Northvolt secures partnership with Umicore and BMW

Northvolt has secured a partnership with Belgian chemicals company Umicore and German carmaker BMW to design and commercialize a process that would give automotive lithium-ion batteries a second life as an energy storage system, before recycling them.

BMW will provide expertise in battery cell development and Umicore in developing battery active materials and recycling.

BMW spokesman, Niklas Drechsler said the deal opened the door to the possibility of buying batteries from Northvolt in future. Northvolt needs to raise US$4.6Bn in equity and debt to finance its plans of building a 32GWh annual capacity cell factory by 2023. Securing a partnership with BMW and Umicore will likely boost its credibility according to Reuters.

Roskill analysis:

Competition for dominance in the lithium-ion battery supply chain outside of Asia is increasing. On October 15th, the EU Commission Vice President for Energy Union, Maroš Šefčovič, made a recap at a press conference in Brussels on the achievements of the 1-year-old EU Battery Alliance. Mr. Šefčovič cited the potential market opportunity of the lithium-ion battery industry and the need to speed-up battery research and manufacturing in Europe for automotive applications. “Batteries, which are a strategic technology, must be mastered in Europe if we want to remain the global leader in the automotive industry”, said Mr. Šefčovič. The partnership between Northvolt, Umicore and BMW was also mentioned as an example of European ambitions for the battery industry.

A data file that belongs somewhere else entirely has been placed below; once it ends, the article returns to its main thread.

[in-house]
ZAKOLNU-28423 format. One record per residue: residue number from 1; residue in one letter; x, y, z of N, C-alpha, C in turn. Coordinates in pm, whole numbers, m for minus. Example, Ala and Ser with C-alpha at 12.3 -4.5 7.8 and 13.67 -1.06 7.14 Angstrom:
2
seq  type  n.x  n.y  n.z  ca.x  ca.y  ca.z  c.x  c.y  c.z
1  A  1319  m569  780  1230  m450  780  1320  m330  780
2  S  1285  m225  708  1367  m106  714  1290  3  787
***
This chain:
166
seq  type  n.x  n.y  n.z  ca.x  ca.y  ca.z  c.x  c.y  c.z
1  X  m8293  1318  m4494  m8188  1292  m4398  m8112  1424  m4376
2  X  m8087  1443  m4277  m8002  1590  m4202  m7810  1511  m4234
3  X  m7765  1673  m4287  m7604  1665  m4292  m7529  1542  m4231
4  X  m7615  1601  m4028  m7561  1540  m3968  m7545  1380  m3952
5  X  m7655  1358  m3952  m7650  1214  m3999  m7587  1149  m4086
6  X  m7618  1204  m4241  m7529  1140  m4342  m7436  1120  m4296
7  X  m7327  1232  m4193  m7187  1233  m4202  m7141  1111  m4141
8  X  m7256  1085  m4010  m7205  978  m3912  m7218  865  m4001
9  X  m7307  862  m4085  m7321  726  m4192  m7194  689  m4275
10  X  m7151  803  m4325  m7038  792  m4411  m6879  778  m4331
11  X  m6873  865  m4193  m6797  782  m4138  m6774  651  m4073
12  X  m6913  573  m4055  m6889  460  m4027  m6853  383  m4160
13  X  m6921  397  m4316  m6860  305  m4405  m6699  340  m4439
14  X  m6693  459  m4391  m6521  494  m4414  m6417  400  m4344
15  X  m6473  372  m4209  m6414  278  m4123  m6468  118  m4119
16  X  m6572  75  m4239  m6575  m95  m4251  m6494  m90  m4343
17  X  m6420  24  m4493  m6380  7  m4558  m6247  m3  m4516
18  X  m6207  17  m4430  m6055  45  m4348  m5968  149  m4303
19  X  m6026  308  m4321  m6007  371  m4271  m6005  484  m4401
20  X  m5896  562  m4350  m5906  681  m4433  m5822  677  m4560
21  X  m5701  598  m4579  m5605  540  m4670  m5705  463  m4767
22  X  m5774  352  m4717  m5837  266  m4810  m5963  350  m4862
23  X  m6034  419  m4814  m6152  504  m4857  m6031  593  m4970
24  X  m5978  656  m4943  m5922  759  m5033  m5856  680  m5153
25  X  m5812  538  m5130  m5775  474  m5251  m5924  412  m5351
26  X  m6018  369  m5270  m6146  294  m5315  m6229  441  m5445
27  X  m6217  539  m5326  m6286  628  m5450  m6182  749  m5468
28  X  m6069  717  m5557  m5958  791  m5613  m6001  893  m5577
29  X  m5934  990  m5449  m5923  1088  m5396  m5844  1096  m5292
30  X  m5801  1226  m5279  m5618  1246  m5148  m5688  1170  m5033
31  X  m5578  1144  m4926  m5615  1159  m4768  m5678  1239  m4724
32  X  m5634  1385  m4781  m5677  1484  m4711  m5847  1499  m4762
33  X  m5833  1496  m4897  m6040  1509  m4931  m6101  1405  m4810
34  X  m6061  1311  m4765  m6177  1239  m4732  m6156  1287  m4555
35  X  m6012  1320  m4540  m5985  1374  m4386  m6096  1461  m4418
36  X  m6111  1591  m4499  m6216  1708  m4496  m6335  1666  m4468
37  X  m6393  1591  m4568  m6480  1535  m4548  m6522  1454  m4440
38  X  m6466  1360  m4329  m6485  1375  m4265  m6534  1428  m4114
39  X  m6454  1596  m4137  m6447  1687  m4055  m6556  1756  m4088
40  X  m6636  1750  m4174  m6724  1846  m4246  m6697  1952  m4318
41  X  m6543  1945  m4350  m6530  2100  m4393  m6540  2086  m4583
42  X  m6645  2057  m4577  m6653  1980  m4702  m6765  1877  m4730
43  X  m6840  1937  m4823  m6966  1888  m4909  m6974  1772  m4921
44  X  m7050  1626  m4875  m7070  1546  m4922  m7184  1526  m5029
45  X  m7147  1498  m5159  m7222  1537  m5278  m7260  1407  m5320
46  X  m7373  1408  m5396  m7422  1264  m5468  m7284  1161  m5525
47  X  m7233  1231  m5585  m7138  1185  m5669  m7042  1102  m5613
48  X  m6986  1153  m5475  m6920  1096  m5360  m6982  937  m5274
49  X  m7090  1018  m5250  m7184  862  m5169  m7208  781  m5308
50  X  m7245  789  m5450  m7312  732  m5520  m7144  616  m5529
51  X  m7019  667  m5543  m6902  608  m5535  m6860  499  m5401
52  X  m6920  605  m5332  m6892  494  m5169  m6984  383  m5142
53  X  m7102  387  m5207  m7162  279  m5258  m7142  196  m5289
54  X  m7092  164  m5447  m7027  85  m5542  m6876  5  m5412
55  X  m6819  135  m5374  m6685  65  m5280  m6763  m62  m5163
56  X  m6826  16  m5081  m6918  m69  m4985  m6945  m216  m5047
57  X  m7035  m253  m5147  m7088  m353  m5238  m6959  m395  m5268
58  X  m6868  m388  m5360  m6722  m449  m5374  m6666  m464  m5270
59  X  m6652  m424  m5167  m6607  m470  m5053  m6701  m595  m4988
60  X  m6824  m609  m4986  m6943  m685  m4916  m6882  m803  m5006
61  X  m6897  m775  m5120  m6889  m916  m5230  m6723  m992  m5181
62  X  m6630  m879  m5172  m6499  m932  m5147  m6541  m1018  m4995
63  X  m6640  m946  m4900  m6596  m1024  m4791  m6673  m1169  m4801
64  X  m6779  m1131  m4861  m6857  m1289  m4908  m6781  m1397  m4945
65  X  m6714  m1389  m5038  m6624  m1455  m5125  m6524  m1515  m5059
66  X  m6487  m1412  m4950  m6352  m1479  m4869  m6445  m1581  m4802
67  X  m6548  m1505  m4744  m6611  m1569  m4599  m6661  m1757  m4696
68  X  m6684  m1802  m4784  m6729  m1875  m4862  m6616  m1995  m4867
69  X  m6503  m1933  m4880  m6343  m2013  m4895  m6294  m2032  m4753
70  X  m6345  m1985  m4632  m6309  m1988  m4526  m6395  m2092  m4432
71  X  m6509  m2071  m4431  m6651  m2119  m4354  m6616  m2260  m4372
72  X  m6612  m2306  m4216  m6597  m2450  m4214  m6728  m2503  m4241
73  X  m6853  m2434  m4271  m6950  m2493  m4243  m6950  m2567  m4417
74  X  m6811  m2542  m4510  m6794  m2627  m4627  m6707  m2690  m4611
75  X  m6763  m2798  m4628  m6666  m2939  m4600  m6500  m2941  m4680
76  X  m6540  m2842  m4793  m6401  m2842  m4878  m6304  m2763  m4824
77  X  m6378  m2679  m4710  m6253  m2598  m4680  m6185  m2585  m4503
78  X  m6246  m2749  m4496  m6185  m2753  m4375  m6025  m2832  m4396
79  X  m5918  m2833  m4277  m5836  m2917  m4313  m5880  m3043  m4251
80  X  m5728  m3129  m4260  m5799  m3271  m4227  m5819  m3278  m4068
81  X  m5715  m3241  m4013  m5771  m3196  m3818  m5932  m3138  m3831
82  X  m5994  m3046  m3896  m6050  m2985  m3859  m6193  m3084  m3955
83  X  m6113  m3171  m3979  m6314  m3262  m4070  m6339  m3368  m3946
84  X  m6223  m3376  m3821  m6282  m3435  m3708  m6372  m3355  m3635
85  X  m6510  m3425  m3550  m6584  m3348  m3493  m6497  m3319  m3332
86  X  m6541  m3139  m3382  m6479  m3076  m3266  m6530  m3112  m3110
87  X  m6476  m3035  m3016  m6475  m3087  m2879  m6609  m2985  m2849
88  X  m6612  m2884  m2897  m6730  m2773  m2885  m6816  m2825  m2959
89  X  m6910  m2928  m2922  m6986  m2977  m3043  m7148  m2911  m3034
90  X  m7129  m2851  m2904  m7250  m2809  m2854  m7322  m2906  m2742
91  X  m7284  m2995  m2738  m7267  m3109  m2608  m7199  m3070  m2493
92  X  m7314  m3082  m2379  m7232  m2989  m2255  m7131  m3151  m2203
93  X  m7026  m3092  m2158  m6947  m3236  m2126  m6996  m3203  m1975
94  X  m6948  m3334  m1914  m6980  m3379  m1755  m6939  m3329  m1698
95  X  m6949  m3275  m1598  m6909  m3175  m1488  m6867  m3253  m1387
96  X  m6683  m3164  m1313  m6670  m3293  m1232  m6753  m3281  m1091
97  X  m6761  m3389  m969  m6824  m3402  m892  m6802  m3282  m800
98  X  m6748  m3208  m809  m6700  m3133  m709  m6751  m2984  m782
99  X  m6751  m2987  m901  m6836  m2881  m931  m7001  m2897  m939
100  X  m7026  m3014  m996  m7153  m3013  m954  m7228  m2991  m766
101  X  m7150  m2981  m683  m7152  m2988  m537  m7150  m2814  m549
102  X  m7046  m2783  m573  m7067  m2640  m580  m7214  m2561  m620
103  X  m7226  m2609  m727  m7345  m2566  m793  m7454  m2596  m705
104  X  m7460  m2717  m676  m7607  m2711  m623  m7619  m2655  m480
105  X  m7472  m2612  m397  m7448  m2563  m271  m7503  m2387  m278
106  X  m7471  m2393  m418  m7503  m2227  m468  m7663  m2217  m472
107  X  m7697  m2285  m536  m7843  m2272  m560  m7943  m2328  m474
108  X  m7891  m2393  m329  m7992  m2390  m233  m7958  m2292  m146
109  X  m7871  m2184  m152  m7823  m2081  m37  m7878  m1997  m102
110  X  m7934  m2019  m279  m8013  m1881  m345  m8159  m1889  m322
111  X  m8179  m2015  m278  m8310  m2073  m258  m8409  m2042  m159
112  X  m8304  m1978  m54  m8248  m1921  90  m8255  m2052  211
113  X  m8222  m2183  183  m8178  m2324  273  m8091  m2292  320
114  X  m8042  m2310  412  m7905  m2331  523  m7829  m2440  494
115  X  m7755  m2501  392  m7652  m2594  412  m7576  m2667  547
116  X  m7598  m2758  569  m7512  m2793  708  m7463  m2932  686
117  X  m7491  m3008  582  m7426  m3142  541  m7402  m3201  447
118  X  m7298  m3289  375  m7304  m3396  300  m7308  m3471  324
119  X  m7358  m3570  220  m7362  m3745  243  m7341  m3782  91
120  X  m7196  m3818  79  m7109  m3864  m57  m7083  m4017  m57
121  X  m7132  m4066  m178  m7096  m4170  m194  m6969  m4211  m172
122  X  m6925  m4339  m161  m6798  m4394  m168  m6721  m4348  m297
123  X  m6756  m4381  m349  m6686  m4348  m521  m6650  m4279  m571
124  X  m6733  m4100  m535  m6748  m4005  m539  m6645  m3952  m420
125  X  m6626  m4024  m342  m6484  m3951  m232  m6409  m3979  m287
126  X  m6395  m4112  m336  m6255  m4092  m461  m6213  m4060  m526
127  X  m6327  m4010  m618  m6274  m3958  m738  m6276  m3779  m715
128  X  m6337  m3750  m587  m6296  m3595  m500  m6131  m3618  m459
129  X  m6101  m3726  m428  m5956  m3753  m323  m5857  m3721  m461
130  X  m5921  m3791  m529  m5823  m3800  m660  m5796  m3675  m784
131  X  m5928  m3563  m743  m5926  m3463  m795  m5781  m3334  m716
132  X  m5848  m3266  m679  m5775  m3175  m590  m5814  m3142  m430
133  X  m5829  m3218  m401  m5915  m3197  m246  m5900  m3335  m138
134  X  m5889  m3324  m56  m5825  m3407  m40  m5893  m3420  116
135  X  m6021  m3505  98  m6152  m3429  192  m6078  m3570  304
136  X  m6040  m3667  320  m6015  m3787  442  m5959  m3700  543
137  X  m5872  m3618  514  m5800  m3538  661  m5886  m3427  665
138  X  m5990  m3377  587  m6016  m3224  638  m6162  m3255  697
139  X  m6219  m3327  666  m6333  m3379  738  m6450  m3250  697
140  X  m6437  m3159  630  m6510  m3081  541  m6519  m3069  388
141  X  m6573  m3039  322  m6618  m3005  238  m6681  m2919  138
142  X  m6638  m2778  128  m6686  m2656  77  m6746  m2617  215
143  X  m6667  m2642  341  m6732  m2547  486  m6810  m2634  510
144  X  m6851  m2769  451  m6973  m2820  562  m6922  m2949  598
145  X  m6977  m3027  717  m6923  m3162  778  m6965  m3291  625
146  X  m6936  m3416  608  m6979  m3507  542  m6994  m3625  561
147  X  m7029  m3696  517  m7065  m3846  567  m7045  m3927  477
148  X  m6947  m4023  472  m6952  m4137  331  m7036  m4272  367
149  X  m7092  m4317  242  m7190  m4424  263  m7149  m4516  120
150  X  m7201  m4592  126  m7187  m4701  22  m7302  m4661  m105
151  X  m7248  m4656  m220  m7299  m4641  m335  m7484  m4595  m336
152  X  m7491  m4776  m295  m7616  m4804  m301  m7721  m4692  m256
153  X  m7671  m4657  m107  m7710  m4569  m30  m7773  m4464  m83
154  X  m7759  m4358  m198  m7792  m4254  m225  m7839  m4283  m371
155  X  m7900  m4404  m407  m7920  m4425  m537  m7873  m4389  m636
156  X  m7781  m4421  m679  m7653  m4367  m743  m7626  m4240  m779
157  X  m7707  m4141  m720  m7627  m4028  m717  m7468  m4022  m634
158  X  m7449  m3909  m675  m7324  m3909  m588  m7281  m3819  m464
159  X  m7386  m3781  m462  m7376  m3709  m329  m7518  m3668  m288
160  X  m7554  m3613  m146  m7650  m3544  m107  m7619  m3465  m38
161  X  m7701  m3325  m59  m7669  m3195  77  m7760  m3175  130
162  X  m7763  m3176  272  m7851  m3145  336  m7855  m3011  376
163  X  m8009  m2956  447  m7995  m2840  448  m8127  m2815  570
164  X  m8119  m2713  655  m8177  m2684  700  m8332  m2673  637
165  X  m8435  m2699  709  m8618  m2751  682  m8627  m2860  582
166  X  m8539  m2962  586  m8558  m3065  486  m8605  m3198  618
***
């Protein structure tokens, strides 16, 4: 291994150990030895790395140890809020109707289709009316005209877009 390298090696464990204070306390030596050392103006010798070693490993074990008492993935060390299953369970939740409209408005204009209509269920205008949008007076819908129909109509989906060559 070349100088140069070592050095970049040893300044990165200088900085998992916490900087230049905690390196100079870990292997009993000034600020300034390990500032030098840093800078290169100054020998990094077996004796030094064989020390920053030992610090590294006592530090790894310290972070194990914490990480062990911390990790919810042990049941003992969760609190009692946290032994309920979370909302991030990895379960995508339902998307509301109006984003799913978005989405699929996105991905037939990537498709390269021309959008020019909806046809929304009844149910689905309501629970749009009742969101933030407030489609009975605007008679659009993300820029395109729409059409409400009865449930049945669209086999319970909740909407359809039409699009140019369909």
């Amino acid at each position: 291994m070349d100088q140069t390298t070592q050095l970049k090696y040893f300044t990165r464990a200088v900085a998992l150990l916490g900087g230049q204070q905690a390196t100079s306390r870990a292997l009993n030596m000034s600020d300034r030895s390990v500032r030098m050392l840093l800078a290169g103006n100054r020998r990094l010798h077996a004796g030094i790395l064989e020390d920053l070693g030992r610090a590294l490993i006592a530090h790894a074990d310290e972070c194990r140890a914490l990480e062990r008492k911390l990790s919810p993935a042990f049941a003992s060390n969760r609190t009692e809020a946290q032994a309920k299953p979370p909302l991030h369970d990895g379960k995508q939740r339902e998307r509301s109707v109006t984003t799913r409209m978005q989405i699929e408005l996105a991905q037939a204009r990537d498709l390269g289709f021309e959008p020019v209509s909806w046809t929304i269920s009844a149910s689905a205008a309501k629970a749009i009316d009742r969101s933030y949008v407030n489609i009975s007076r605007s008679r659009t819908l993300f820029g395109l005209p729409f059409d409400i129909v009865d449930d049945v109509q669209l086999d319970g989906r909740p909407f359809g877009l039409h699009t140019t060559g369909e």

Beyond Akasol, SAFT, Leclanché and other niche-market European manufacturers, however, Northvolt is (besides Germany’s TerraE) the only large-scale European challenger to Asian battery manufacturers. European car exports to countries outside the EU reached approximately US$153Bn in 2017, making Europe the world’s largest exporter of motor vehicles, with Germany leading the ranking.

The automotive manufacturing potential of the EU has been noticed by Asian battery manufacturers and their suppliers. LG Chem and Samsung SDI were the first movers by setting lithium-ion battery plants in Poland and Hungary respectively. In March 2018, Korea’s SK innovations also began construction of a $US350M plant in Hungary. Most recently China’s CATL, the world’s largest battery manufacturer, closed a multi-billion-dollar cell supply deal with Volkswagen and BMW, while announcing the construction of a new cell manufacturing plant in Germany.

The EU is today reacting through its “Battery Alliance” program to the disruptive threat of transport electrification. Large and established European chemical players, such as Umicore and BASF, are well positioned to supply future European battery cell manufacturers with refined materials. Access to battery raw materials, however, remains a challenge for the European large-scale battery industry in contrast with Asian companies. Tesla and Northvolt were the only ‘Western’ companies present among the twenty-two lithium deals closed between battery-makers and miners since 2009. Since 2017, nine cobalt deals and seven nickel deals have been closed without the presence of a ‘Western’ battery company.

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